In my opinion, behind the will to control is once again the illusion that the government can effectively manage social change down to the smallest detail. But that will not work, as much of the historical experience of the organized economy has taught us.
Instead, it would make more sense, because it is more promising, to trust market systems. So that there is no misunderstanding here either: Politicians can and must even set the framework in which the goals will be reached in time, in which the limits are set for the market players.
I do not want to defend greenwashing. On the contrary: Indeed because sustainable change in our society is so important – also due to the way we all invest – politicians should have more faith that the market can carry out this complex adjustment process within a clear and meaningful framework environment for success. , instead of trying in vain to explain everything bureaucratically down to the last decimal point.
Bureaucracy overload: more documentation
By the way: In addition to new important statistics, increased control also means more advisory documents. However, the problem that really needs to be solved – to create more transparency and avoid greenwashing – cannot be solved in this way, even if it seems normal at first glance.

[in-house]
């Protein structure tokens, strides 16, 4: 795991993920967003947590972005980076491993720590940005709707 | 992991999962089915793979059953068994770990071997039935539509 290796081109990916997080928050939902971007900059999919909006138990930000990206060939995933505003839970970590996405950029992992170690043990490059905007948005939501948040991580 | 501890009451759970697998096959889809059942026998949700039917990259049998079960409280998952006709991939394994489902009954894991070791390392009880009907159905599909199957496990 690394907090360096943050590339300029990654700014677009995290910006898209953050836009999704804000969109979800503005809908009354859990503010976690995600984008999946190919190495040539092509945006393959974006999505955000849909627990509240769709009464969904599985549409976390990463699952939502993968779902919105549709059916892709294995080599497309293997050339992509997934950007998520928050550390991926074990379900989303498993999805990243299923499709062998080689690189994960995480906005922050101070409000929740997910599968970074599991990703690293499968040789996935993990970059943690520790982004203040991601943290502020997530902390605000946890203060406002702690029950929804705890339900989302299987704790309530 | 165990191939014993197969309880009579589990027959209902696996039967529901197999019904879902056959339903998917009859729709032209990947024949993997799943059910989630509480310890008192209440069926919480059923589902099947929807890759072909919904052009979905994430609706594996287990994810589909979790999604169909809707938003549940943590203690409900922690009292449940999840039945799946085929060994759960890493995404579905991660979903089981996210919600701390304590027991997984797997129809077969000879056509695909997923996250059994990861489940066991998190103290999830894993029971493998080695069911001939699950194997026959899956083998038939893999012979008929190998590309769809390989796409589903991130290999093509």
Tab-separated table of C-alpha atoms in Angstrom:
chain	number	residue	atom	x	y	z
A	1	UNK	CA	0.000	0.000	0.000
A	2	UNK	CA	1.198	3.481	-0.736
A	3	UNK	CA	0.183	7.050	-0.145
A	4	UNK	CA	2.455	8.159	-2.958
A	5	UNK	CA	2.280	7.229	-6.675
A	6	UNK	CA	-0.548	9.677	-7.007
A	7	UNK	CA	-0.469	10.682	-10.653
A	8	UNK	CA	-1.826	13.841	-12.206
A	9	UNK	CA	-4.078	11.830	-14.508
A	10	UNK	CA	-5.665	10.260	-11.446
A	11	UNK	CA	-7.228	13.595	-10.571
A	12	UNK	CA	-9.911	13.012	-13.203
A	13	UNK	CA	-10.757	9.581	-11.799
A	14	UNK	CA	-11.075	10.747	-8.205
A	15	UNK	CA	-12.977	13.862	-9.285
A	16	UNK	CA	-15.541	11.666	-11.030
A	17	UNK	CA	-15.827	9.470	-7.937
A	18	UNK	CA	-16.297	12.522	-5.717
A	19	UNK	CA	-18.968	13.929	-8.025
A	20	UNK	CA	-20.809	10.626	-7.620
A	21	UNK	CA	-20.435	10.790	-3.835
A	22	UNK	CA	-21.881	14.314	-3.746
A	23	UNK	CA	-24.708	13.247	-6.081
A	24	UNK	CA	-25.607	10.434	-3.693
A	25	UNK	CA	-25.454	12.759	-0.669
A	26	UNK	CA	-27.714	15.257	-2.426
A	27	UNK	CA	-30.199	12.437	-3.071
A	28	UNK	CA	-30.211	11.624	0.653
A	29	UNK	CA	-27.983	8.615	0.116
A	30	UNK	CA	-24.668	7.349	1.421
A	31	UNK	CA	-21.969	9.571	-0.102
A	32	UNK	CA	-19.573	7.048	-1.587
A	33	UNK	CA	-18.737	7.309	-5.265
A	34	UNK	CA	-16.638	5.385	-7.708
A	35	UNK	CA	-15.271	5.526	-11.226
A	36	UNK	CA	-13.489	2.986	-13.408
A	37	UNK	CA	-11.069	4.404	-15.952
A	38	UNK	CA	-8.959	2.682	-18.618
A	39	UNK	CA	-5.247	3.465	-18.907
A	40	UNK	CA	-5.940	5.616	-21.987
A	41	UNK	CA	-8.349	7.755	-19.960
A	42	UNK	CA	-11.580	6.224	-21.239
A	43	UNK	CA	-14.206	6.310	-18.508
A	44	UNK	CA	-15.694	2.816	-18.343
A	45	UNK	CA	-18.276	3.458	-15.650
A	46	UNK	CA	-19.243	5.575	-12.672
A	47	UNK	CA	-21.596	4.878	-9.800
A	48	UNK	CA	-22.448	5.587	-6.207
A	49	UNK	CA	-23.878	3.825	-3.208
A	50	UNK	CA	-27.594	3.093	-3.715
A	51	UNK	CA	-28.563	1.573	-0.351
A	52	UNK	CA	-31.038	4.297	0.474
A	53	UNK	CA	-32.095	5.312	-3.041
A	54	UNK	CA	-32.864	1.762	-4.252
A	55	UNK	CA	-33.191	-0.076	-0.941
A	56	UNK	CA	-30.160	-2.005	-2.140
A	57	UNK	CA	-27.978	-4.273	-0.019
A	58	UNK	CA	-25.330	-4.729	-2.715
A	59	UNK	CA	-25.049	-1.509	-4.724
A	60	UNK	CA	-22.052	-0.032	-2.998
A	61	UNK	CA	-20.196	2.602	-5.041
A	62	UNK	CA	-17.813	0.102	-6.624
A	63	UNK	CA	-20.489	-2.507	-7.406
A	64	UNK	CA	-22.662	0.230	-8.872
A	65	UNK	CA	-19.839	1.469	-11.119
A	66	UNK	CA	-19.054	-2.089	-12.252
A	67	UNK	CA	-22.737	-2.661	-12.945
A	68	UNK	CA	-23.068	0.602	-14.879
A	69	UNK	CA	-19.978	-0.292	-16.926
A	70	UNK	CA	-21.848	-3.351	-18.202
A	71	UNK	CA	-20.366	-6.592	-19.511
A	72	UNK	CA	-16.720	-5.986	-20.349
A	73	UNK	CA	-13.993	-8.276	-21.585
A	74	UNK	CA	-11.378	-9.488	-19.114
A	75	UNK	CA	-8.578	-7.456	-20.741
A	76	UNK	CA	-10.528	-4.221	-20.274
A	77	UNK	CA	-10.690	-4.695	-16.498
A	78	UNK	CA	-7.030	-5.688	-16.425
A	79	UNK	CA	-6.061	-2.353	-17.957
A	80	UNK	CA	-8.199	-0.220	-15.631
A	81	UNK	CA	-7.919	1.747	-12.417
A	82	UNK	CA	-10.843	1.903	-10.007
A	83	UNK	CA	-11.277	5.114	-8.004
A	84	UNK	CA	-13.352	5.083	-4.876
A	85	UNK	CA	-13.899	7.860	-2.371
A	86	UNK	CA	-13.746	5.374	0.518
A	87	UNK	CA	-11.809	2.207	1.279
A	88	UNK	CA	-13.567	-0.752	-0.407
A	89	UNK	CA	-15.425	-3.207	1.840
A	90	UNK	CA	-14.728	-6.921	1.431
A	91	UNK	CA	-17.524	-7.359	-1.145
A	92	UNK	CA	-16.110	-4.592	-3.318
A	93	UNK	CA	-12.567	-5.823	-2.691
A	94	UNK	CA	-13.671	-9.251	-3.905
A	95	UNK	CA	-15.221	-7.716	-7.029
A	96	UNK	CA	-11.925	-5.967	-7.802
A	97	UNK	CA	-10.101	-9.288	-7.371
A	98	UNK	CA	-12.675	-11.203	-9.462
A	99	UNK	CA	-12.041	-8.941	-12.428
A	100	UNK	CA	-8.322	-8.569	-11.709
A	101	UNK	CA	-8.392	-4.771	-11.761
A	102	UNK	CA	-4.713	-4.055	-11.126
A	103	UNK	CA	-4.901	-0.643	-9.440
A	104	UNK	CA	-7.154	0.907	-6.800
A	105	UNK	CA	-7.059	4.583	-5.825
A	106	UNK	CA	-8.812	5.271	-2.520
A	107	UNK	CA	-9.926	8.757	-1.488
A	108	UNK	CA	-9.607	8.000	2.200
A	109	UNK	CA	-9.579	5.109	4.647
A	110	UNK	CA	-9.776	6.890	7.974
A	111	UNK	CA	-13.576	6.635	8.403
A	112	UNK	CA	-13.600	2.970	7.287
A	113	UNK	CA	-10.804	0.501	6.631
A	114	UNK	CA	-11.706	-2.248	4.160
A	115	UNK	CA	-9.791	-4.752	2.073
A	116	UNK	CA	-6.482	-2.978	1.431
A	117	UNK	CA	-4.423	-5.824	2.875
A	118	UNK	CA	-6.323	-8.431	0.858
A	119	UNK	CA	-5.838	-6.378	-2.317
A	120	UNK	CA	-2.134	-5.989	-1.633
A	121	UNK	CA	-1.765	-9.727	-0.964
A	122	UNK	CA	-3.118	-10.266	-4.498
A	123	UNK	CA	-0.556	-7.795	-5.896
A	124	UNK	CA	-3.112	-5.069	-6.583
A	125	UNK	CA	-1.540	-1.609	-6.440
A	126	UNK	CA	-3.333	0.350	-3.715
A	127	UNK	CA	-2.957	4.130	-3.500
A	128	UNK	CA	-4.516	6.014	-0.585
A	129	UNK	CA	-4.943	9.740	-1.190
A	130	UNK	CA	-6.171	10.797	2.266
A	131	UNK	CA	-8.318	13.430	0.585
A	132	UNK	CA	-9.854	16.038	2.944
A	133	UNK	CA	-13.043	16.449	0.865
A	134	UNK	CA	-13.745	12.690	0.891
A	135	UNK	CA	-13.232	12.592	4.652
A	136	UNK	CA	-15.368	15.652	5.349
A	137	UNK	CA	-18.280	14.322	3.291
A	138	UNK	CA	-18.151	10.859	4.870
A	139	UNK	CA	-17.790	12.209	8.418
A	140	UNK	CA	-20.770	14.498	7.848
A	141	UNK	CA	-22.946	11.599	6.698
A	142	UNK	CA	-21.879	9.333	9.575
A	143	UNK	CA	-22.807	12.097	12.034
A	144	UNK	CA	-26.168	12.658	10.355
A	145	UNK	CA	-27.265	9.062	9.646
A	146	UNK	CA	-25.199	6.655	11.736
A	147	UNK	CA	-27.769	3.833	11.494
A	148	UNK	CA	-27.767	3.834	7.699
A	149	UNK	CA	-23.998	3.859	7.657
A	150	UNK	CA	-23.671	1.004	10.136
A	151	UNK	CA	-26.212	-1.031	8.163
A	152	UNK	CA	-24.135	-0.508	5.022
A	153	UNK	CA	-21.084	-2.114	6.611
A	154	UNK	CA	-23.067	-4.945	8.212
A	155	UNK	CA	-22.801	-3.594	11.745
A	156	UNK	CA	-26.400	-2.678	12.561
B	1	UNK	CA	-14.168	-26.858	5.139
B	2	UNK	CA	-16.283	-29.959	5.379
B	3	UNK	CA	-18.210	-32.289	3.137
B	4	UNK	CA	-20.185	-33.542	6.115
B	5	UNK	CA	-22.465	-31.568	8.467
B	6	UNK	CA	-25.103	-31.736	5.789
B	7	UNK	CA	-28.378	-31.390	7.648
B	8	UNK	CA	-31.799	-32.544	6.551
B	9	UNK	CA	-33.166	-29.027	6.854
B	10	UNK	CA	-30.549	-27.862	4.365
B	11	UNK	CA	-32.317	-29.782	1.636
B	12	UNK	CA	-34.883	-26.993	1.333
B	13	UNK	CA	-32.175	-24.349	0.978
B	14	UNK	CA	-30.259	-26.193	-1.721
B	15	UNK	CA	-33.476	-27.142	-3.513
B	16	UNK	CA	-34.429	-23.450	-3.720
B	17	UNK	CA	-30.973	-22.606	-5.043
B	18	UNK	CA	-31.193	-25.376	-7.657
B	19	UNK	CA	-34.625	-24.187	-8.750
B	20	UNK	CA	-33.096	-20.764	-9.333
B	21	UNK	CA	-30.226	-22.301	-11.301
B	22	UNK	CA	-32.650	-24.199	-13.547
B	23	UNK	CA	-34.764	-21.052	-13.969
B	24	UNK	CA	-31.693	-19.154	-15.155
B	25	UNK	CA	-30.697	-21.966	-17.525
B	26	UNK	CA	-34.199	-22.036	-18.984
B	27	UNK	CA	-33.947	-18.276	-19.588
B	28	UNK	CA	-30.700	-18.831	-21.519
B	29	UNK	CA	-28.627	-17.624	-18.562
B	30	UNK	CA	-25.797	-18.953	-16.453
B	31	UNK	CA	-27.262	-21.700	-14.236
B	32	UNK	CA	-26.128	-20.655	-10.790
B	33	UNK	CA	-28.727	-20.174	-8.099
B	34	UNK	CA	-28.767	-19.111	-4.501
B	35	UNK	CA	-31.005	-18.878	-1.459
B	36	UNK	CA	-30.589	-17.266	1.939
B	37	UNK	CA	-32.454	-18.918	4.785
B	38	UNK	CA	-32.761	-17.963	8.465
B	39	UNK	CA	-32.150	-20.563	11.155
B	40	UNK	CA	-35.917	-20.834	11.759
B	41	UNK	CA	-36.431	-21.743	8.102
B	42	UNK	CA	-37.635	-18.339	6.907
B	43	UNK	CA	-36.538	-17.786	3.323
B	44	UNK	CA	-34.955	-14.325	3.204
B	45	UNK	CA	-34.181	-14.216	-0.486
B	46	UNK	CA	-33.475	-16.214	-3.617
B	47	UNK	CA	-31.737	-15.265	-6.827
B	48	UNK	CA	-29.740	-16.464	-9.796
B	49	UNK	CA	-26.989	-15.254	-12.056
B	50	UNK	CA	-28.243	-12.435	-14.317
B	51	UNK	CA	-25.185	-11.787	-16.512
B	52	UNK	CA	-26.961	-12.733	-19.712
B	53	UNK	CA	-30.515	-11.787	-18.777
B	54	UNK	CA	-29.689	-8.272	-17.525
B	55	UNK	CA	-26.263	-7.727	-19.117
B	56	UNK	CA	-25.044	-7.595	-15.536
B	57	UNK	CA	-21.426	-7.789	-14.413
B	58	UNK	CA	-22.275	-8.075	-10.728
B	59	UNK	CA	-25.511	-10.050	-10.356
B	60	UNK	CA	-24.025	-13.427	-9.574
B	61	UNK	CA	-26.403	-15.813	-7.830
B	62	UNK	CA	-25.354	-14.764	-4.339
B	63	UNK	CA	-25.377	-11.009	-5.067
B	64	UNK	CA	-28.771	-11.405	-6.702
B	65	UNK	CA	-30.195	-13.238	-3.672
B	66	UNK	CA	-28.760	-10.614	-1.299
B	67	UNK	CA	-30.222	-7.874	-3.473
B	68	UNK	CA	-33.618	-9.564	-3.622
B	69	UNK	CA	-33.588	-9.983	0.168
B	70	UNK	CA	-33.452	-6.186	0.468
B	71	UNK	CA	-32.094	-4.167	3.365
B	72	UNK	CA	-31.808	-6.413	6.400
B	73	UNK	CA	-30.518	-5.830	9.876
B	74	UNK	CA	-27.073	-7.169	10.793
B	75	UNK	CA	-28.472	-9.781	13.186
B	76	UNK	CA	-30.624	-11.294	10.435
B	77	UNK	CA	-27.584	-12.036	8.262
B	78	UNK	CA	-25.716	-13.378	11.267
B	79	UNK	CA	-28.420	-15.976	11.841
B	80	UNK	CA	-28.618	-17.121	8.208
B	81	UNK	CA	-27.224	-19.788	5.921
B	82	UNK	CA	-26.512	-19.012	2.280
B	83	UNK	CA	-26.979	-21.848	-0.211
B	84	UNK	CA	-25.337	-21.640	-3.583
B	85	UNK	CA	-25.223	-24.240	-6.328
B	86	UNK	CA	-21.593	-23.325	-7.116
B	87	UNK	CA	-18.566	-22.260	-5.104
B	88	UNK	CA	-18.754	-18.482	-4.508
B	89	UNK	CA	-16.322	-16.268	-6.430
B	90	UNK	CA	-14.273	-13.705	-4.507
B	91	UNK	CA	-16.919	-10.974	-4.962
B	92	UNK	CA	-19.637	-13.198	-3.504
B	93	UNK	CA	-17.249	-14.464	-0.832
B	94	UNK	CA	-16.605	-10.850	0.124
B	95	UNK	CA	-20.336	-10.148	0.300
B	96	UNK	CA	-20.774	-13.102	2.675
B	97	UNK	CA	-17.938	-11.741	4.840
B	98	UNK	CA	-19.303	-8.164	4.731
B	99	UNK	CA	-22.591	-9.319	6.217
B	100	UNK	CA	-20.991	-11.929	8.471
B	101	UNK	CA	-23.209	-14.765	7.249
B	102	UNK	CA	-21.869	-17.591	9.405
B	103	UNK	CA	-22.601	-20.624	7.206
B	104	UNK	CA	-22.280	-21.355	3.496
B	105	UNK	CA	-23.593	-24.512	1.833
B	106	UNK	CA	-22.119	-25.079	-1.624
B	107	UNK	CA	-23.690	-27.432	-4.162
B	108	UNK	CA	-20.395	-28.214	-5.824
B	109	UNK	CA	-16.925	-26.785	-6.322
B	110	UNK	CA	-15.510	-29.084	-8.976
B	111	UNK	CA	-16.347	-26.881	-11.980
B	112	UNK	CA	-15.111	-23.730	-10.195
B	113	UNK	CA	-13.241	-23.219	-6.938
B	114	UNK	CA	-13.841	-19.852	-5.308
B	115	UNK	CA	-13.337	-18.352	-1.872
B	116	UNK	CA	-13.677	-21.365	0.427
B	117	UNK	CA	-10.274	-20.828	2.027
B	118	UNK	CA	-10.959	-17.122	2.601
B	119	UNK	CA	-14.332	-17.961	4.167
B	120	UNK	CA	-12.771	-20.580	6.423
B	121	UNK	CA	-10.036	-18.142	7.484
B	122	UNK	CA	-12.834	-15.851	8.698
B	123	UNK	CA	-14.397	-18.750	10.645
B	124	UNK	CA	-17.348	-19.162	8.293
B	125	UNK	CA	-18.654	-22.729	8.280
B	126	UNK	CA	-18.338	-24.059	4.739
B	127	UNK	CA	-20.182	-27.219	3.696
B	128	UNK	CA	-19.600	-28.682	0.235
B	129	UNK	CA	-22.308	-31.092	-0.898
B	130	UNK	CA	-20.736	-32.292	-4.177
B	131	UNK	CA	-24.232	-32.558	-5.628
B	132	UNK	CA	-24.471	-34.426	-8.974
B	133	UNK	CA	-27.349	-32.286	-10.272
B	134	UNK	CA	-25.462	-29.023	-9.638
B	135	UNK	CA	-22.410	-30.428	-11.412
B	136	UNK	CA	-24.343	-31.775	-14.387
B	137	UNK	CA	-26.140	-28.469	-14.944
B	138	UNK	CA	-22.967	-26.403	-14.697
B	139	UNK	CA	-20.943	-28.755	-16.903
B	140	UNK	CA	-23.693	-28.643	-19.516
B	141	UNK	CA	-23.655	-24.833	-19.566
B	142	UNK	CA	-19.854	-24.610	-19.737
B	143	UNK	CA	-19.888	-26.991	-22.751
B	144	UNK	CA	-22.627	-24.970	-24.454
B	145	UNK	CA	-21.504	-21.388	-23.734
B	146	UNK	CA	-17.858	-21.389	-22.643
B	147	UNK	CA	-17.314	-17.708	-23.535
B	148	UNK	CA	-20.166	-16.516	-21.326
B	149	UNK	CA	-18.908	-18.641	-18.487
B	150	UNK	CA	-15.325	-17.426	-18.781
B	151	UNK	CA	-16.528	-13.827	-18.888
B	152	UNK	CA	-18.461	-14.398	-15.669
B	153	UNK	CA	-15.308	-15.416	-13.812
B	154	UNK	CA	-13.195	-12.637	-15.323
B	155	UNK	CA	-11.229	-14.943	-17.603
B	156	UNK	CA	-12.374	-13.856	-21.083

Here I see a clear parallel to the implementation of the MiFID II money market directive – it was intended to bring more transparency and thus provide better advice to investors, but largely failed to achieve this goal.
66% of respondents to a representative survey indicated that they had not read the advisory documents related to MiFID II.
Why? Because the documents are too broad or unclear or the average person finds it difficult to categorize the information.
Regulation does not solve the real problem
More documents may also have very different consequences for sustainable investment than the political side expects.
So it can happen that people continue to invest in sustainability, but do not take into account stronger controls and in the worst case the most detailed documents end up in the waste paper basket unread.
Then all regulations are meaningless, because greenwashing has not yet been identified – the investor does not see closely because of the chaos of the papers. Or the detailed documentation even keeps investors away and they leave sustainable investment (“Before I read all this and answer many questions, I would like to tick ‘no'”).
And for people who continue to invest sustainably, basically nothing changes at all: documents alone do not solve the problem of transparency – they still rely on basic and independent advice.
Vulnerability to sustainable investment
In summary, it seems to me that the parties involved in their due diligence – to promote sustainable investment, to prevent greenwashing – have thrown the baby out with the bathwater. Monopoly excess wants the good and possibly achieves the exact opposite – almost Faustian.
The EU’s new sustainable investment guidelines and more detailed documentation are well-intentioned, but poorly executed and, as they stand today, are likely to make sustainable investment unprofitable.
It remains to be hoped that the parliament will recognize this quickly and respond accordingly.
Author: Karl Matthäus Schmidt, CEO of Quirin private bank and founder of quirion